Sadly, Owens became a household name primarily because Hitler refused to shake his hand at the games. The worst was yet to come as Owens later noted, "I wasn't even invited to the White House to shake hands with the President." Owens had soundly defeated "America's enemy", only to come back home to be treated like just another nigger.
Owens was undoubtedly the first person to ever get into Hitler's psyche and destroy the image of his "Master Race". He also was responsible for giving Hitler his very first American ass kicking, and this country should never forget that. Carl Lewis, Michael Johnson or Michael Jordan don't even come close to the greatness of Jesse Owens, and if they are "real", they would tell you the same thing. Jesse Owens is, without question, the athlete of the century. Thank you Jesse. We love you. Rest in peace my dear elder.
What more can you say about the legacy of Dr. Martin Luther King, Jr.? You can't! The only words that I choose to write that are symbolic of the man are humanitarian, martyr, and courageous. It's because of his leadership that I no longer have to enter restaurants from the rear; I don't have to drink from separate water fountains; and I don't have to worry about walking down the street and being lynched on sight. King, and his followers, lived through this every day. African-Americans, especially the young people who have forgotten about the struggle, should fight to uphold his legacy of Black pride and respect.
I strive each day to make "The Dream" a reality, and challenge those who have manipulated King's vision for corporate wealth and prestige. His message still rings true today, as America still struggles with the issue of race. Dr. King, fear not. For one day, we as a people shall get to the Promised Land. We (white, black, red or brown) love you, and we miss you Reverend.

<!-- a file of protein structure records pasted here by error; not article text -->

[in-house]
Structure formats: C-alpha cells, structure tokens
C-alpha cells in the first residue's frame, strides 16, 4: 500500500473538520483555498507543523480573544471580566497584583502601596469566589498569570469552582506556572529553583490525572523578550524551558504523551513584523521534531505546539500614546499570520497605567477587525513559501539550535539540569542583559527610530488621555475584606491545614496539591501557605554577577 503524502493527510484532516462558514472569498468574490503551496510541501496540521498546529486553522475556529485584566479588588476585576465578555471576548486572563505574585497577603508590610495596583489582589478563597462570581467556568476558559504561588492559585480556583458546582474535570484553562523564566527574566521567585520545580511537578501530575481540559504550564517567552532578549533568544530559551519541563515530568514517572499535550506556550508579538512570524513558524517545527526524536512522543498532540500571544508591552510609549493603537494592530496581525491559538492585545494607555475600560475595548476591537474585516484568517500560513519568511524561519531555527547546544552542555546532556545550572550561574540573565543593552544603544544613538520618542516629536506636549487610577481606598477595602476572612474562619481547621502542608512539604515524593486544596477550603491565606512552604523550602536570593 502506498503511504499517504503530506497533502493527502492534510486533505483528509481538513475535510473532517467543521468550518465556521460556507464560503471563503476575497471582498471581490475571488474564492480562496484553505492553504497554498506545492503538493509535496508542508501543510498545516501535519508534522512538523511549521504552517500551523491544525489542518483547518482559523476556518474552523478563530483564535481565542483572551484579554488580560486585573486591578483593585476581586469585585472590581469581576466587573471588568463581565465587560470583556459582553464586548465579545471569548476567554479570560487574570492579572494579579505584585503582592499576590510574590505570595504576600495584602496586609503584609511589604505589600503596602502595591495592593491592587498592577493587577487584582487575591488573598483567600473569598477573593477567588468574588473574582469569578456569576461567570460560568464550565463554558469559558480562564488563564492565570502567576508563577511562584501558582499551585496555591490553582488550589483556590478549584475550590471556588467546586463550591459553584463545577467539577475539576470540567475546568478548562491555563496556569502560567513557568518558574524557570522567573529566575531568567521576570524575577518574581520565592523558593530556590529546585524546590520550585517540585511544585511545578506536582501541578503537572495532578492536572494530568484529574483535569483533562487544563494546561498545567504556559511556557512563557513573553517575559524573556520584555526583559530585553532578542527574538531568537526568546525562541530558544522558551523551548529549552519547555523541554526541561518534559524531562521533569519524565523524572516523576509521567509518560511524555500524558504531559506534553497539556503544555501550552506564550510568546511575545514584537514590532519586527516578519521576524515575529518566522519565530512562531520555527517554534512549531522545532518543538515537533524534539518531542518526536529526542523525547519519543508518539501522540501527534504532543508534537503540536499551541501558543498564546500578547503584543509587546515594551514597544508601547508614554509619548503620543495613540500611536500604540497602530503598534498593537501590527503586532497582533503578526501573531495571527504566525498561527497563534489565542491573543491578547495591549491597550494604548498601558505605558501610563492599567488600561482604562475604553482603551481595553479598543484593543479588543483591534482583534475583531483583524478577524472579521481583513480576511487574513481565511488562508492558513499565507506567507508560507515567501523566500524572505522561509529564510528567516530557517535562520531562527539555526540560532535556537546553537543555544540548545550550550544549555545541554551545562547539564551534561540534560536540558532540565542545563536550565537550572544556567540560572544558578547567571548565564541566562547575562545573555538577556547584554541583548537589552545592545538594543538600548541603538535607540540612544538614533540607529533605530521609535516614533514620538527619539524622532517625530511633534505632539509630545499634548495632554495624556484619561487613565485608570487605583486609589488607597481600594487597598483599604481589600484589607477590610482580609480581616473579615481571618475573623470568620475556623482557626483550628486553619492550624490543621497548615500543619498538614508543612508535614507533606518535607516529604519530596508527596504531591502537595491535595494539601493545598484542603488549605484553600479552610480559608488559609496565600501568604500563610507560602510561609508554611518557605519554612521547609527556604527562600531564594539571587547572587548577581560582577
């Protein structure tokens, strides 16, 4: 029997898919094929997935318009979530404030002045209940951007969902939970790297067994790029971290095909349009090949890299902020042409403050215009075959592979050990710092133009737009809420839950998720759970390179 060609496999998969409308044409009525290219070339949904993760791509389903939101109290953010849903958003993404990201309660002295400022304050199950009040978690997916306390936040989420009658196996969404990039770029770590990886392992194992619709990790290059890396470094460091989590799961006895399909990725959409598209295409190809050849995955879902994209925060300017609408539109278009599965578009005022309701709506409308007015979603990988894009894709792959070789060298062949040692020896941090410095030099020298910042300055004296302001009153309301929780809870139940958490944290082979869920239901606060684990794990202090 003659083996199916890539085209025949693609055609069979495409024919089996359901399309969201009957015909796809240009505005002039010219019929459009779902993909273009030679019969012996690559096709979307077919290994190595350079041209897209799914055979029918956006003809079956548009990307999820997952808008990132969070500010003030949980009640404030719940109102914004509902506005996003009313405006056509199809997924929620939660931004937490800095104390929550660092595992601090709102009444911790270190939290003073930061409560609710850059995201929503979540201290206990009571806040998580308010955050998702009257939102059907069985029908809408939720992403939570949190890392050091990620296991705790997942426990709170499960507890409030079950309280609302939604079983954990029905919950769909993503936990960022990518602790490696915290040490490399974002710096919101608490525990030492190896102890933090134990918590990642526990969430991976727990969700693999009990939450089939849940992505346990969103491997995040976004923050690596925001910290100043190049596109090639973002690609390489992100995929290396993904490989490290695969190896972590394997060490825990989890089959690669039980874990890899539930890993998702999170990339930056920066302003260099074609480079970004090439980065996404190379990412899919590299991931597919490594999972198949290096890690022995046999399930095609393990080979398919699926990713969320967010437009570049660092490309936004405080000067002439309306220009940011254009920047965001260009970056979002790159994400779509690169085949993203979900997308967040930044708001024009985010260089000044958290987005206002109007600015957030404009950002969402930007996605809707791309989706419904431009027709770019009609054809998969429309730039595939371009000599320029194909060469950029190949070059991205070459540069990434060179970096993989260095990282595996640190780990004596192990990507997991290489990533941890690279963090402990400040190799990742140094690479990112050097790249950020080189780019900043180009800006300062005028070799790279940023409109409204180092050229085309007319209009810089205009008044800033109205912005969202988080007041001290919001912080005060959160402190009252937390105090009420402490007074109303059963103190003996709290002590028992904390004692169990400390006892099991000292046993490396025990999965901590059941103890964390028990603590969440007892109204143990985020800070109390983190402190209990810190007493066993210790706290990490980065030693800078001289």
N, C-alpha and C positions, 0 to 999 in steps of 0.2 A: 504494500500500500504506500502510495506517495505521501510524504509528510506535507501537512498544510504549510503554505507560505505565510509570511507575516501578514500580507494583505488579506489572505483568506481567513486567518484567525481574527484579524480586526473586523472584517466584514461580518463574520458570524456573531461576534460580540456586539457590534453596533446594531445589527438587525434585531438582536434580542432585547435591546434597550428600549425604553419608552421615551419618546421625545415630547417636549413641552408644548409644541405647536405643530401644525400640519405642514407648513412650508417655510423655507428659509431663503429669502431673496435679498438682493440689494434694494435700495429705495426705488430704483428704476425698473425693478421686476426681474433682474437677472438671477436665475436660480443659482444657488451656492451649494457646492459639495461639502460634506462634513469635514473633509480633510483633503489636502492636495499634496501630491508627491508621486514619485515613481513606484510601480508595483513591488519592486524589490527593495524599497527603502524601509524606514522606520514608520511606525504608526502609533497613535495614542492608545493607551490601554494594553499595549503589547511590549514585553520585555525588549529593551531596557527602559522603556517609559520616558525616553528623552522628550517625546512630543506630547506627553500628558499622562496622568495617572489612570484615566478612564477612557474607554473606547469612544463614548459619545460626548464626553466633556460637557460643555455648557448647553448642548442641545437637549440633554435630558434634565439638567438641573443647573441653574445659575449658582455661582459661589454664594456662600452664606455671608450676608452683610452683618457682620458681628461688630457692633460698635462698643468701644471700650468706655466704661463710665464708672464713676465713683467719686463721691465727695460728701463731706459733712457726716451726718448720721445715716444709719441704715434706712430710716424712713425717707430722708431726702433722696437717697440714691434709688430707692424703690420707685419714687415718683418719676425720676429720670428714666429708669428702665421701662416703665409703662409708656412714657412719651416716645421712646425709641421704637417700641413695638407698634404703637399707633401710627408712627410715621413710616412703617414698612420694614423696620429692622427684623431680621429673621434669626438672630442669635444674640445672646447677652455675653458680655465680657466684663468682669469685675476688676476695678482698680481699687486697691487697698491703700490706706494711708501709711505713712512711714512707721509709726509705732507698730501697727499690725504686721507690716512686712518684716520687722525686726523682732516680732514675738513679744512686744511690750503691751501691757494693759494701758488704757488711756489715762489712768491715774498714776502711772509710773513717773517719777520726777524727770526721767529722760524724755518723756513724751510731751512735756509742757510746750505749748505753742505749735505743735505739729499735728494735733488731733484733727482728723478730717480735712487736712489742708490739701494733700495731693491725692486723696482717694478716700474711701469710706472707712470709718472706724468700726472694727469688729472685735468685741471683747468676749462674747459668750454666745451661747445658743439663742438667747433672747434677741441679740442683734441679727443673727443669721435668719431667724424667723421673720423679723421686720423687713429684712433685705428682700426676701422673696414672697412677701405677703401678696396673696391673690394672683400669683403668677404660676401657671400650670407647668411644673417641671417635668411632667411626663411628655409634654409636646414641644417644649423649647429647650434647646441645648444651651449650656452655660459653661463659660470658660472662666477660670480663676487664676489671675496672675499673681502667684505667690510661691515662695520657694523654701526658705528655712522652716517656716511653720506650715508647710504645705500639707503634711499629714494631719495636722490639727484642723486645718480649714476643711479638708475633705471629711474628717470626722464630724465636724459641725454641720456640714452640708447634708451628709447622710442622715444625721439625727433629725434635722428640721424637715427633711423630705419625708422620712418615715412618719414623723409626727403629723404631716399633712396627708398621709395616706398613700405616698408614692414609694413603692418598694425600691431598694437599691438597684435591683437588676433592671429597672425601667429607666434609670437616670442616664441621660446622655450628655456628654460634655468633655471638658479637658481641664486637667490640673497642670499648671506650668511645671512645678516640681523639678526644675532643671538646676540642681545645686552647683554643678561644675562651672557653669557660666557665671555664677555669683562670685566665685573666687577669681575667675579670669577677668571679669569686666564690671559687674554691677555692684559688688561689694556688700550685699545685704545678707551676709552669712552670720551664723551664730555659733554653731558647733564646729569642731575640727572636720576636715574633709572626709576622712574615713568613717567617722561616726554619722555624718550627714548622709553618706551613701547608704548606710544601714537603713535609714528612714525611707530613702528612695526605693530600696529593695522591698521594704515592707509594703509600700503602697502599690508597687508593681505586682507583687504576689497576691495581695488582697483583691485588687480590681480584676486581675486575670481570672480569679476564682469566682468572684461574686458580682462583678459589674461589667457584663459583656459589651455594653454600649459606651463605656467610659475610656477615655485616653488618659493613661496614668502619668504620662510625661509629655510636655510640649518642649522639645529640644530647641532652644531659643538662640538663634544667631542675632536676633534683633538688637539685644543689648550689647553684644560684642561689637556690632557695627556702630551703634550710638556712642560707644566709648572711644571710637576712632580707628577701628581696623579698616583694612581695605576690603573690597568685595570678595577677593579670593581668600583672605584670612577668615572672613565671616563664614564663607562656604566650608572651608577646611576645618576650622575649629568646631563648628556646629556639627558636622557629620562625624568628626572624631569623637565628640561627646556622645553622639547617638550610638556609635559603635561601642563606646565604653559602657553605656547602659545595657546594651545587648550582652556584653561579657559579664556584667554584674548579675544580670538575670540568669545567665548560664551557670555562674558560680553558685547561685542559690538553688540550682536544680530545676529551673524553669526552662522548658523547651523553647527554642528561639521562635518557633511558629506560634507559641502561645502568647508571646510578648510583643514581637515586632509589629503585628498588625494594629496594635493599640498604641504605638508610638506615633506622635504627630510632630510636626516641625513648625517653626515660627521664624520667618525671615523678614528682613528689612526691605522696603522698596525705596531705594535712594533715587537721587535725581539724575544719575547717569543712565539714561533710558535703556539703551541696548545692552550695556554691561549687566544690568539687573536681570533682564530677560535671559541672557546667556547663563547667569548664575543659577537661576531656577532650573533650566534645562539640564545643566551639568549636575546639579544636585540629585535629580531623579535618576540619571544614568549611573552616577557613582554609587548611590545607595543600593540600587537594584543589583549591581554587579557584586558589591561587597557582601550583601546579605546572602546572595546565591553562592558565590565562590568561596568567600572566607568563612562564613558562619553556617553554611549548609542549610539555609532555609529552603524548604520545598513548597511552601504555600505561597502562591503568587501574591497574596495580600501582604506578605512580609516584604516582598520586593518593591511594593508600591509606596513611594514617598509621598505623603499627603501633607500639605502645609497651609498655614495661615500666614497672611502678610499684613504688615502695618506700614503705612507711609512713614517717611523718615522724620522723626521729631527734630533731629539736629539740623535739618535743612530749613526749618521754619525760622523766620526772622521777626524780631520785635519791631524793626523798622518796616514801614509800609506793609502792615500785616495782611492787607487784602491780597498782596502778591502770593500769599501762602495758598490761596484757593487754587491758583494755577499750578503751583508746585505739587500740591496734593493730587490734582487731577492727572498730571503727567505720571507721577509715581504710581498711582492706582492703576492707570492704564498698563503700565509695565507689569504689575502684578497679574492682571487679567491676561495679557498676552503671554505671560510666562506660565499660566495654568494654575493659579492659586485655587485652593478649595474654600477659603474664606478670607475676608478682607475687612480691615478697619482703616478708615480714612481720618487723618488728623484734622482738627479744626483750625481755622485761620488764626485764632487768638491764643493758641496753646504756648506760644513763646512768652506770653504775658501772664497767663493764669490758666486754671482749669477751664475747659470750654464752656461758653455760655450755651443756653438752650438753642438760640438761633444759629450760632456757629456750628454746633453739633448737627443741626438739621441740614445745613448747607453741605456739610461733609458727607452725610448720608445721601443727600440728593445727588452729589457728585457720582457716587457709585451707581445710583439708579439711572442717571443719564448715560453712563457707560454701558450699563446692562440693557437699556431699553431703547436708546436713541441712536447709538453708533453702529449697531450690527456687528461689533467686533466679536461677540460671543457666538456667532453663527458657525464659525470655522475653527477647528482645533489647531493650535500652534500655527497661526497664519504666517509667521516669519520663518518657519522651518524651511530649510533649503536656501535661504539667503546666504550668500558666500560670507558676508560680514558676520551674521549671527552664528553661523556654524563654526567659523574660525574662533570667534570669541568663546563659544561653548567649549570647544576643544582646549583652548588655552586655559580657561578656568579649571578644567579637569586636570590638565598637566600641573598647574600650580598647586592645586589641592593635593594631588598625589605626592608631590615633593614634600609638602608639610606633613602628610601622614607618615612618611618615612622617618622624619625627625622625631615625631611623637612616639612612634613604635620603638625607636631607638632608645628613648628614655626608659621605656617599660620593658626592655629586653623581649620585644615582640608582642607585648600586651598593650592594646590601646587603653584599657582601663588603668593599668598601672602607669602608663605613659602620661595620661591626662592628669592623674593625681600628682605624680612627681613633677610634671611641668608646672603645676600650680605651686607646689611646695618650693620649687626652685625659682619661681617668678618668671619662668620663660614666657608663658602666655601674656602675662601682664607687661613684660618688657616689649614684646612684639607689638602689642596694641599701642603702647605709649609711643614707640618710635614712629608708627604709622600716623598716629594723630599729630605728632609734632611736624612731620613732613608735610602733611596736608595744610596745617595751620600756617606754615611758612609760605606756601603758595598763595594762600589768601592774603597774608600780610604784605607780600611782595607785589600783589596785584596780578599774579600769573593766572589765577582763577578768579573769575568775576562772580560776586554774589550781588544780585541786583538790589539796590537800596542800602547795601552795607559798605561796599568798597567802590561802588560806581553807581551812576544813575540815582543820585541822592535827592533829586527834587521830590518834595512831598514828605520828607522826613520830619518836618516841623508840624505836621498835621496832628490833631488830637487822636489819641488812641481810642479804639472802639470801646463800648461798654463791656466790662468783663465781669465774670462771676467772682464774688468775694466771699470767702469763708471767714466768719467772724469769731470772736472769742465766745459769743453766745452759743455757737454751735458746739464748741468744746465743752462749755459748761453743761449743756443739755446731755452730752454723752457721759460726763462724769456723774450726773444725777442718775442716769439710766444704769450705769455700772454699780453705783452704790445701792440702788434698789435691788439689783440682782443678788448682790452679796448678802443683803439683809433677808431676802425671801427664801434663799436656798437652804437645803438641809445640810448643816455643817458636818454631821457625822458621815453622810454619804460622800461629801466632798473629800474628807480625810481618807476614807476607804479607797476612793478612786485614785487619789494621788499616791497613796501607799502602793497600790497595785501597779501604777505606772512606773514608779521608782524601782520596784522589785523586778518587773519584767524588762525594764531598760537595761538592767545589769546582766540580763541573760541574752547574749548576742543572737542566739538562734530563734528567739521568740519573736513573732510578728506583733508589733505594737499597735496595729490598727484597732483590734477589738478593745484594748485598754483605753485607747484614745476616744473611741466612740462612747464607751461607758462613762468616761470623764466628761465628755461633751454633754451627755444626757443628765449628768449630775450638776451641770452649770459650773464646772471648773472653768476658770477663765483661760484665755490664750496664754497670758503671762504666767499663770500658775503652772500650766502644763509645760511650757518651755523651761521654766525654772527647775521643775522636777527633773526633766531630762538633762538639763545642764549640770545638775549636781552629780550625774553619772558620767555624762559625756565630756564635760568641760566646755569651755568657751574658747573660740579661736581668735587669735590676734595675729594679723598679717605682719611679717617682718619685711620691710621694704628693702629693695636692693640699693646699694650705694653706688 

I could go on and on, but it would end up being a 120-page paper if I did. I will close with two more acknowledgements, which are equally important.
I want to publicly thank Anne Harrell of Arverne. She attends Beth-El Temple Church, and she sent me a letter that reached the depths of my heart. She truly understands what I'm trying to do here at the paper, and I appreciate her amazing words. I truly believe that the Black woman is the backbone of the Black family and the Black man. Ms. Harrell, thank you for proving, through your letter, that this is indeed the case.
I also want to thank the elderly woman who struggled to make her way toward me at the Hammels Housing Development recently. She saw me in the street looking somewhat depressed, and she pleaded for me to wait for her because she wanted to say something to me. As she slowly maneuvered her walker toward me, she had the most angelic smile on her face. Once she reached me, she grabbed my hand, gave me a kiss on my cheek, and said, "Thank you." She then walked away. A few seconds later, I heard a young woman's voice from behind.
"She really loves you. That's my mother, and she has a scrapbook of every article you have ever written at The Wave. She really loves you."
I am not too proud to admit that the elderly woman's actions, and her daughter's words, forced a tear from my eye.
I think back on the moment, and I've come to realize that during my darkest periods, my elders (like the ones mentioned throughout this column), or their spirits, are always there to pull me through.
See you next week!